Sake Warmer

sake tanpo

With the arrival of cold weather, kanzake (warmed sake) becomes a more top-of-mind drinking option. For our friends  who enjoy their brew temped, we sought an easy-to-use, inexpensive sake warmer {“sake tanpo (酒タンポ)” }from Japan. This one  is made from aluminum.  To warm sake, pour it into the tanpo and place it into a bath of hot water. It’s a brilliantly simple gadget.  When the sake reaches body temperature (use a meat thermometer), it’s time to remove it from the bath and imbibe.  More on this in an upcoming post about warming sake.

The question lingers though, what does “tanpo” mean? It doesn’t sound Japanese,  but it doesn’t sound English or Portuguese (from which some Japanese words originate), either. After a bit of research, Hiroko discovered the intriguing answer…

Tanpo from comes from yu tanpo (湯たんぽ), a bed warmer, “yu” (湯) means hot water, but “tanpo” is the mysterious word.  It turns out the word “tanpo” originally comes from the Chinese word 湯婆 (tangpo), the character 婆 means “wife.” The idea is that you hold onto your wife to keep you warm in bed. When the term “tanpo” came to Japan in 14th century, Japanese people added the modifier “yu” 湯 to identify the bed warmer.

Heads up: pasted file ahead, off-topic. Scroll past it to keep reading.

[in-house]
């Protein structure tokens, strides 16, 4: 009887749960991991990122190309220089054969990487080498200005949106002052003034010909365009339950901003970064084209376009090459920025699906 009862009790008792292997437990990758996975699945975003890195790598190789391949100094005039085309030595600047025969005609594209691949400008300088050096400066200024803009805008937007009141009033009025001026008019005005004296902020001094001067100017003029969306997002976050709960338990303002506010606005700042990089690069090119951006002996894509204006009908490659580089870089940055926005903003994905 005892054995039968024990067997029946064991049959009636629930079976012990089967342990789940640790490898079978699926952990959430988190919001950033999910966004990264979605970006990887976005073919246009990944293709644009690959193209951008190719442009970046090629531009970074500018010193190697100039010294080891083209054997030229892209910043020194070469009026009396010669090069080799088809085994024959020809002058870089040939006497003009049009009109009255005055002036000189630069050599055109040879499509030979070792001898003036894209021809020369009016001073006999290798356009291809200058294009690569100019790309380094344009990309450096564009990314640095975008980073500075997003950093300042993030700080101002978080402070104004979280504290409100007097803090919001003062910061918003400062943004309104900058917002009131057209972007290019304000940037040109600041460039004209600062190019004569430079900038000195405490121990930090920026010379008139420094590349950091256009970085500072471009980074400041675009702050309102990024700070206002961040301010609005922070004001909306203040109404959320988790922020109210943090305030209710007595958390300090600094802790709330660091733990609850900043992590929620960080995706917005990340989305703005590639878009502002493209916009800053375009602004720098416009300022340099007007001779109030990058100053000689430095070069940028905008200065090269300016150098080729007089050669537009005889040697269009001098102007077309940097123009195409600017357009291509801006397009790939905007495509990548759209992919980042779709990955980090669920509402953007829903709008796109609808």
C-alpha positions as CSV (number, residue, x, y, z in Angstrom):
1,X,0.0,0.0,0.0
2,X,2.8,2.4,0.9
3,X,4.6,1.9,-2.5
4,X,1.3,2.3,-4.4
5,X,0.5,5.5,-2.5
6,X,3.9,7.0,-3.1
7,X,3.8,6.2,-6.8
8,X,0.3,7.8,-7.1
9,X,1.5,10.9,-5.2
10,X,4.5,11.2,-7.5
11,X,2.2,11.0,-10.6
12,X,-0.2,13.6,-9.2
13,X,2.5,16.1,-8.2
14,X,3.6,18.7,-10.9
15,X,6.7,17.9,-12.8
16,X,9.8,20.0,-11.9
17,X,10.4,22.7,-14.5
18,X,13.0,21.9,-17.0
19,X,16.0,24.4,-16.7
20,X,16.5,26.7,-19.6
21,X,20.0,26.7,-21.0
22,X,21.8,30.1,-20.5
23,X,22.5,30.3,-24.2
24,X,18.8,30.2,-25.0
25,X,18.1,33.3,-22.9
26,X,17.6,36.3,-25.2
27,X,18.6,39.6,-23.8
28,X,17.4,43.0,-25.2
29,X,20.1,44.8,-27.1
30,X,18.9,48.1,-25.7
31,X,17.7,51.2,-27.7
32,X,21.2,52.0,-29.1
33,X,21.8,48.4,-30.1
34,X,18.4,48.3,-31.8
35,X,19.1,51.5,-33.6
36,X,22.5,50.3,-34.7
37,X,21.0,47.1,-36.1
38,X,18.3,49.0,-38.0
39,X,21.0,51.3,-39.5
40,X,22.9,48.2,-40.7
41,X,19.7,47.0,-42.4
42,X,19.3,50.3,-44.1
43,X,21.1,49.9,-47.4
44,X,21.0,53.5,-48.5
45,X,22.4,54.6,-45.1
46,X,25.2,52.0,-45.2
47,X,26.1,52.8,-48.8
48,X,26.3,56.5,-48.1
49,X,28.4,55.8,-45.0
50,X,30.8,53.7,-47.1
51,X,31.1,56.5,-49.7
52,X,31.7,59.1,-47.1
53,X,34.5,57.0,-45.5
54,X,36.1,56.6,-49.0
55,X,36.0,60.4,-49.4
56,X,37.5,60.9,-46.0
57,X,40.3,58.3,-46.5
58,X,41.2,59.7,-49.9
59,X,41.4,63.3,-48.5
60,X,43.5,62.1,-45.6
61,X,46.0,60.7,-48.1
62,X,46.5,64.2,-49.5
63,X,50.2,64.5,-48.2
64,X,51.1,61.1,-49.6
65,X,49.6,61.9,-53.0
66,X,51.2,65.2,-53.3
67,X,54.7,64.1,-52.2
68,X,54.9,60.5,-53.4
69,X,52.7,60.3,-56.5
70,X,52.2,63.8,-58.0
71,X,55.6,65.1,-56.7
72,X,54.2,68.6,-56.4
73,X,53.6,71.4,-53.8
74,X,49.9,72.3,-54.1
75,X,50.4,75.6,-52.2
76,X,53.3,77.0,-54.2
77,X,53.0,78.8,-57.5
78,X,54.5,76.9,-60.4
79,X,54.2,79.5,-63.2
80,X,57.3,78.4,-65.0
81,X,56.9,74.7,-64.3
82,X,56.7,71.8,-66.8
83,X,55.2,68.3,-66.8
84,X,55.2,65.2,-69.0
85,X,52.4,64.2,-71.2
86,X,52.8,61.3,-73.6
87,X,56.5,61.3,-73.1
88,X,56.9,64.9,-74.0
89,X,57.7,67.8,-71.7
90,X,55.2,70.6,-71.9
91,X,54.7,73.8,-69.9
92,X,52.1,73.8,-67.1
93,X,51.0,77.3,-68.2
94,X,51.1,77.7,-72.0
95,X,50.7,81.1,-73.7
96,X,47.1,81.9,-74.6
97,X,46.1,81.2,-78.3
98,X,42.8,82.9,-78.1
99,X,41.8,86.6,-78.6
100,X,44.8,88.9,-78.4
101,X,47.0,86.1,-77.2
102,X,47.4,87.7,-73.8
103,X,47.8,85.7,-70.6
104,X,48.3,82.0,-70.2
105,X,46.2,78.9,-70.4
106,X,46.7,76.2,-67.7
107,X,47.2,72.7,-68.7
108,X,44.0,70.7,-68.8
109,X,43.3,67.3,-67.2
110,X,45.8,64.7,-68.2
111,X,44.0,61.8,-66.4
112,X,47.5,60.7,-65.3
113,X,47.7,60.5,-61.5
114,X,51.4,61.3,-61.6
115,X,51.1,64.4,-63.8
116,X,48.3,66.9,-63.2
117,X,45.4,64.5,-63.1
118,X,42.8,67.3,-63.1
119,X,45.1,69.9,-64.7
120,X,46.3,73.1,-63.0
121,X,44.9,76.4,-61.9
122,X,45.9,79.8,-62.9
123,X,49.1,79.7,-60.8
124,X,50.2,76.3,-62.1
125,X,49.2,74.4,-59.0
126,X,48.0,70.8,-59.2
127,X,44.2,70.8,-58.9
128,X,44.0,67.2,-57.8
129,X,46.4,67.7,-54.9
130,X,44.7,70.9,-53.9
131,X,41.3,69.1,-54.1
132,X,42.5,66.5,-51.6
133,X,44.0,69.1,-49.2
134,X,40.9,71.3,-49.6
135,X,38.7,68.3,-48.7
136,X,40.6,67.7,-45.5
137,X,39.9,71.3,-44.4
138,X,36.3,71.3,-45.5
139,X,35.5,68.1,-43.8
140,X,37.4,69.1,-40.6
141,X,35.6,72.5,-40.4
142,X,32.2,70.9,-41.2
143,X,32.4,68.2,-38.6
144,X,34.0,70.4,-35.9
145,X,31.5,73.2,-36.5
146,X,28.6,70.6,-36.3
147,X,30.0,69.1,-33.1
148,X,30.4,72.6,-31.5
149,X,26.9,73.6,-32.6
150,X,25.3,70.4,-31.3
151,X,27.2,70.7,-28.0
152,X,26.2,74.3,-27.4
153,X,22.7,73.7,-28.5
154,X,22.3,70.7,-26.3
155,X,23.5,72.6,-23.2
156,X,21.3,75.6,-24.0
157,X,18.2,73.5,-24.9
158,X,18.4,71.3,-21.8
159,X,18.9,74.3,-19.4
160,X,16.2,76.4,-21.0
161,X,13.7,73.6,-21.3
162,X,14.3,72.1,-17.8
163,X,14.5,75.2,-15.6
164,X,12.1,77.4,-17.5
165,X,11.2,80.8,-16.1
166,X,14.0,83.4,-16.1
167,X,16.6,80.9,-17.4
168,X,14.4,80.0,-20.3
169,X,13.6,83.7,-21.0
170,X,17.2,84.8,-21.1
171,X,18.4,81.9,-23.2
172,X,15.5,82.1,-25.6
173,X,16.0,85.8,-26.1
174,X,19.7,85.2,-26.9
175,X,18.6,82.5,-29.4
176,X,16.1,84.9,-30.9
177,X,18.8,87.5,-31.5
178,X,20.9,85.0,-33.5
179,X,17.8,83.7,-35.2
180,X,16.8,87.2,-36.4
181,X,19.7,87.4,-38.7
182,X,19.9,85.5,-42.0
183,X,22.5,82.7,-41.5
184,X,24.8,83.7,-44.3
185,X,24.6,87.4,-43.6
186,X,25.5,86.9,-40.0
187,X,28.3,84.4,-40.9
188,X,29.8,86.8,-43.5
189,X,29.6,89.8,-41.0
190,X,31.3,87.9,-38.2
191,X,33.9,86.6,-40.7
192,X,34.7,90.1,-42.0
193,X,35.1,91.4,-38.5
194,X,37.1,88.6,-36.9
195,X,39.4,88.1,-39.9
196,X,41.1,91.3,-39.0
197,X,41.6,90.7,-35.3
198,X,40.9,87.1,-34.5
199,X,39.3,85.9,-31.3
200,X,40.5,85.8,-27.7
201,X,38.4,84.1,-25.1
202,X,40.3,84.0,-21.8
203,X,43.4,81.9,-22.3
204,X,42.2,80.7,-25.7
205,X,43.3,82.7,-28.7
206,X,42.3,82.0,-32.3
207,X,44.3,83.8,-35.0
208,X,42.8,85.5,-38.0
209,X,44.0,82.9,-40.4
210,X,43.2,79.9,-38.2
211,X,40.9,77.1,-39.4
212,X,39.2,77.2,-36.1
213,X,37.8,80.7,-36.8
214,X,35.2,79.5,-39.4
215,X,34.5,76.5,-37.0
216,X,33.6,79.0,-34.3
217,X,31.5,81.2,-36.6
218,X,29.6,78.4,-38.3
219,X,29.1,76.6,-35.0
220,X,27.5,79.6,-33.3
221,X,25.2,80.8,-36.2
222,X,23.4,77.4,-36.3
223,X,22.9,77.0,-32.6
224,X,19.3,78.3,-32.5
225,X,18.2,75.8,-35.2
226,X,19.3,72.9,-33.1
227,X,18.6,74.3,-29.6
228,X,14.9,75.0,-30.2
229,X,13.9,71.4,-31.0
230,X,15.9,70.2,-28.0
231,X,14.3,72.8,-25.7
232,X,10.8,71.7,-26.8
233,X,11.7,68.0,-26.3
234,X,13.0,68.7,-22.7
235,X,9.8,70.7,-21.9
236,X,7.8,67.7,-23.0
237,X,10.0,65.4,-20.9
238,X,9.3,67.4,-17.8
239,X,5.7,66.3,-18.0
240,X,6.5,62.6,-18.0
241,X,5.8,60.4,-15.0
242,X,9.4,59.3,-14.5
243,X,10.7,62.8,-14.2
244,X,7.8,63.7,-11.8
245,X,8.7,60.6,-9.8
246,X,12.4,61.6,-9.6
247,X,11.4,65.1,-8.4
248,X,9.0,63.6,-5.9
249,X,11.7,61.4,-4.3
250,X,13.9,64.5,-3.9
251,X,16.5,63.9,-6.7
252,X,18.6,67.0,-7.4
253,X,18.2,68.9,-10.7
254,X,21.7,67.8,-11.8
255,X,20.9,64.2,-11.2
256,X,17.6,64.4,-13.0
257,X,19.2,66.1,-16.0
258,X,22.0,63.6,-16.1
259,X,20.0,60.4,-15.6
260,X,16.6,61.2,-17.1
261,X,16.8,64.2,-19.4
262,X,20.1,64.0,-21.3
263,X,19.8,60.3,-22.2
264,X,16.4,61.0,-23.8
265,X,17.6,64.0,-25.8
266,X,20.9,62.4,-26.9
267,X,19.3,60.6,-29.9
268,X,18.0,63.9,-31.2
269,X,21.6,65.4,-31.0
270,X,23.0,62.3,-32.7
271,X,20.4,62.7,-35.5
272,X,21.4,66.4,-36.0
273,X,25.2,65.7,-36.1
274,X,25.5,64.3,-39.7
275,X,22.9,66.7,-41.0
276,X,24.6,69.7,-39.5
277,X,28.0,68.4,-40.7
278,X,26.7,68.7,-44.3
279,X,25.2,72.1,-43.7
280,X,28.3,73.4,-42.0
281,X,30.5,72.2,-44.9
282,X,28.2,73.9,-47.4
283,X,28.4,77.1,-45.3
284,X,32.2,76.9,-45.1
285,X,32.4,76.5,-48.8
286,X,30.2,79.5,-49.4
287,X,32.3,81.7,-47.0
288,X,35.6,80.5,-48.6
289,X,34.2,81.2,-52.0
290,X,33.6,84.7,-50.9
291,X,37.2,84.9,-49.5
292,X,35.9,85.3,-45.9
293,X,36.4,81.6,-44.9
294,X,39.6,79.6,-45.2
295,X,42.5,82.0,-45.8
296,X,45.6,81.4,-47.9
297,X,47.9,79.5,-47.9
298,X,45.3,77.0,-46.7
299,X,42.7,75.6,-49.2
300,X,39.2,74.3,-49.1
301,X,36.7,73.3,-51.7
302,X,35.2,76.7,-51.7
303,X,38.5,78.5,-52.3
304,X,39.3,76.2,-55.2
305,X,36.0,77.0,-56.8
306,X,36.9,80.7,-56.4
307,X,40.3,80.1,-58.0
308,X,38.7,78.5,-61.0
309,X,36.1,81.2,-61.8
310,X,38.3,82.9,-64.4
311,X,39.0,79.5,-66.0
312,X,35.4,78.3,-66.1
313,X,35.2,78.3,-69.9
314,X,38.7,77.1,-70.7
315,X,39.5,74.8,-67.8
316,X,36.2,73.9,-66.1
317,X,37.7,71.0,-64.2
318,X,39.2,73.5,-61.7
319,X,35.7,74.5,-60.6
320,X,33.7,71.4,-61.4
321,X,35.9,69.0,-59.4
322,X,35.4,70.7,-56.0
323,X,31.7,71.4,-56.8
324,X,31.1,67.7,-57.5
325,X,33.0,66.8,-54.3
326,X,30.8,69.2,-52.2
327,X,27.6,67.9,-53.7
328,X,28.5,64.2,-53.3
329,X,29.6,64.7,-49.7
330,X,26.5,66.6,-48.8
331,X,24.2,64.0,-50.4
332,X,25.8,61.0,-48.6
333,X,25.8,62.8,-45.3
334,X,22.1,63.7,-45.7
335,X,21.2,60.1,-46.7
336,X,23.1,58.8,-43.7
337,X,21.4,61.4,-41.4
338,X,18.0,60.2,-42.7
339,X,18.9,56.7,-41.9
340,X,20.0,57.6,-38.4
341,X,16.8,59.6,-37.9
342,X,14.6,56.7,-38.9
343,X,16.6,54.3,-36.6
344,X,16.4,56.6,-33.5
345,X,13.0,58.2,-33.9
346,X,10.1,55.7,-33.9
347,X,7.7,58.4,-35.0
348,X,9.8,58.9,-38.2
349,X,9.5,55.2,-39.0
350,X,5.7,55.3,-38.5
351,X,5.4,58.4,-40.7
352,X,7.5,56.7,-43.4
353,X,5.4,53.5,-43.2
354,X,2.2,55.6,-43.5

Therefore, sake tanpo is the warmer of sake.   Pick one up or improvise your own to experiment with the pleasures of atsukan this winter!  We’re happy to recommend a few for you to try…..

Kamoizumi Shusen “Three Dots” Tokubetsu Junmai (Hiroshima)


Daishichi Kimoto “Classic” Junmai (Fukushima)


Naraman Muroka Junmai (Fukushima)


Chiyomusubi Tokubetsu Junmai (Tottori)


Sawanoi Kiokejikomi Iroha Junmai (Tokyo)



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